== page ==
Wednesday, July 11, 2012

Dumbest Generation

Much to late to the party but I finally got around to reading Mark Bauerlein's The Dumbest Generation. My workplace is predominantly thirty and under and Bauerlein advocates not trusting anyone in that age group - presumably their dumbness makes them a little dangerous. In my experience, the fundamental difference between "them" and the rest of us lies in how we get our information and how we process it. I don't know about them being spectacularly stupid - their ability to navigate the online world effortlessly is an asset in our line of work. I learn about nifty productivity tools and applications from them all the time. That said, my interaction tends to be fairly one dimensional so I was curious to see what Bauerlein had to say.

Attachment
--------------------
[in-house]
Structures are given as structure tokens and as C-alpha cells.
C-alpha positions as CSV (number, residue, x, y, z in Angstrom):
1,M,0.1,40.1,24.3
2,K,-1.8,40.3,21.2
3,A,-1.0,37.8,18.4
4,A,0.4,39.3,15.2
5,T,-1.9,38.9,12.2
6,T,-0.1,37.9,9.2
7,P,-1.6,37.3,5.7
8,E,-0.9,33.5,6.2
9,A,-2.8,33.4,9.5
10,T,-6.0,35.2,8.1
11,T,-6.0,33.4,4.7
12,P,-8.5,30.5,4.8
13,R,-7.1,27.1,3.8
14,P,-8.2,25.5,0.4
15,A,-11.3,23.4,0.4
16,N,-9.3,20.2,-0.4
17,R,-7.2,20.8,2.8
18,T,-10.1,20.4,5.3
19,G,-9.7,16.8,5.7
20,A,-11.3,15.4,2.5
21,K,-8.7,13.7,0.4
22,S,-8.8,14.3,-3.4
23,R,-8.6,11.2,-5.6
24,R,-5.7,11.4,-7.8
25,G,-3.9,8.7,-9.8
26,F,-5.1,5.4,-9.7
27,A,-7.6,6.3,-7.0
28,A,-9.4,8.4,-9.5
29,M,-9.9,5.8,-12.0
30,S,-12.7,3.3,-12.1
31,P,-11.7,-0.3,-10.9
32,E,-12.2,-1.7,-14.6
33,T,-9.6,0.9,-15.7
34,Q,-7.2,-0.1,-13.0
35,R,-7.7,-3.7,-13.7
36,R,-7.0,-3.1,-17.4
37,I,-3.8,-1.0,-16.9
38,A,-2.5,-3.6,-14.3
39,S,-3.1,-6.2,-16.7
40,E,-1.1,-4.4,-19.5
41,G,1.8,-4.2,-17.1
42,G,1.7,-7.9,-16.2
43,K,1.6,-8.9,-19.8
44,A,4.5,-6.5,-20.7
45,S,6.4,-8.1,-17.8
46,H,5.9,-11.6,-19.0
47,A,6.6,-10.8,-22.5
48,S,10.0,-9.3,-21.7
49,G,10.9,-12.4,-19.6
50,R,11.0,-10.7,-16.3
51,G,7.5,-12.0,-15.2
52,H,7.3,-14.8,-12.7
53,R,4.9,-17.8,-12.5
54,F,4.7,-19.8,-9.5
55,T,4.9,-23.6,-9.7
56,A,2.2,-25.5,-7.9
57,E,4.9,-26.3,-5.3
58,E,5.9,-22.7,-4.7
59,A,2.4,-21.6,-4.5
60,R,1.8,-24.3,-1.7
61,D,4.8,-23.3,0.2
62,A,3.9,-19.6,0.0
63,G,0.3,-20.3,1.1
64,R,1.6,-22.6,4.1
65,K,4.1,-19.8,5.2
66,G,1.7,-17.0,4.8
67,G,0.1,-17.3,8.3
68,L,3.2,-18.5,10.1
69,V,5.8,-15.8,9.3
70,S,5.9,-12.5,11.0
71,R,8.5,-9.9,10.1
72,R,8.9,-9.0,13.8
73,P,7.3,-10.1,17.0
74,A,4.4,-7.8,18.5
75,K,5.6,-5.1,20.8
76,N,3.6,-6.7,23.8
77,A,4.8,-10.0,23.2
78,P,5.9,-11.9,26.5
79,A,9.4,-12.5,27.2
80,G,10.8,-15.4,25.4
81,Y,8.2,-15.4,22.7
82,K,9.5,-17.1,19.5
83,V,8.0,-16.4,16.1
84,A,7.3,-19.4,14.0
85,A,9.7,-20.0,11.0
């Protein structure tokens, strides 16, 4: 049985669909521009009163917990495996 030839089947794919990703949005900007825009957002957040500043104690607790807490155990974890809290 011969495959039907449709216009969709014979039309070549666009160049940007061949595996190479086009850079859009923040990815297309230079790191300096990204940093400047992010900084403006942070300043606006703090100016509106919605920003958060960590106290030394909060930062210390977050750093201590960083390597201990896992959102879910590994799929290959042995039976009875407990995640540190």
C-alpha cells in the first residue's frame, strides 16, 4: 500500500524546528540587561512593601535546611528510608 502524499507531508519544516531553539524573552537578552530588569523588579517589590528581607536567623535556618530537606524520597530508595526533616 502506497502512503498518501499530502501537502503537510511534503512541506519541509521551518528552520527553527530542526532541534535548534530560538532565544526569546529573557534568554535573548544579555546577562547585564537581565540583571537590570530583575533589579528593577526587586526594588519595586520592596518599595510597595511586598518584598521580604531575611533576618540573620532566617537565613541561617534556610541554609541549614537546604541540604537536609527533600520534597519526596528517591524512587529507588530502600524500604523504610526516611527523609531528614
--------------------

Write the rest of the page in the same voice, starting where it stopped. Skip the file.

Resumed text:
For a book with such a provocative topic and such a lot of good material to use for a thesis, I was amazed at how hard it is to read it. I was looking for a well thought out essay. This book makes abrupt jumps between statement, references, quotes, statistics and opinion. I tried hard to keep up with any idea I could latch on to and see it through a progression and conclusion. Sadly that just does not happen in this book. The same themes are visited over and over again, new data is trotted out to support every variation of the same theme - i.e  being constantly connected and online is has a dumbing down effect. It is almost as if the author is not confident of the position he is taking and trying to inundate us with data to convince us he is right. No argument is complete without making the case for the other side. Isn't there something to be said for information democracy or the efficiencies associated with being able to do so much online ? What about the case for the optimum level of online engagement ?

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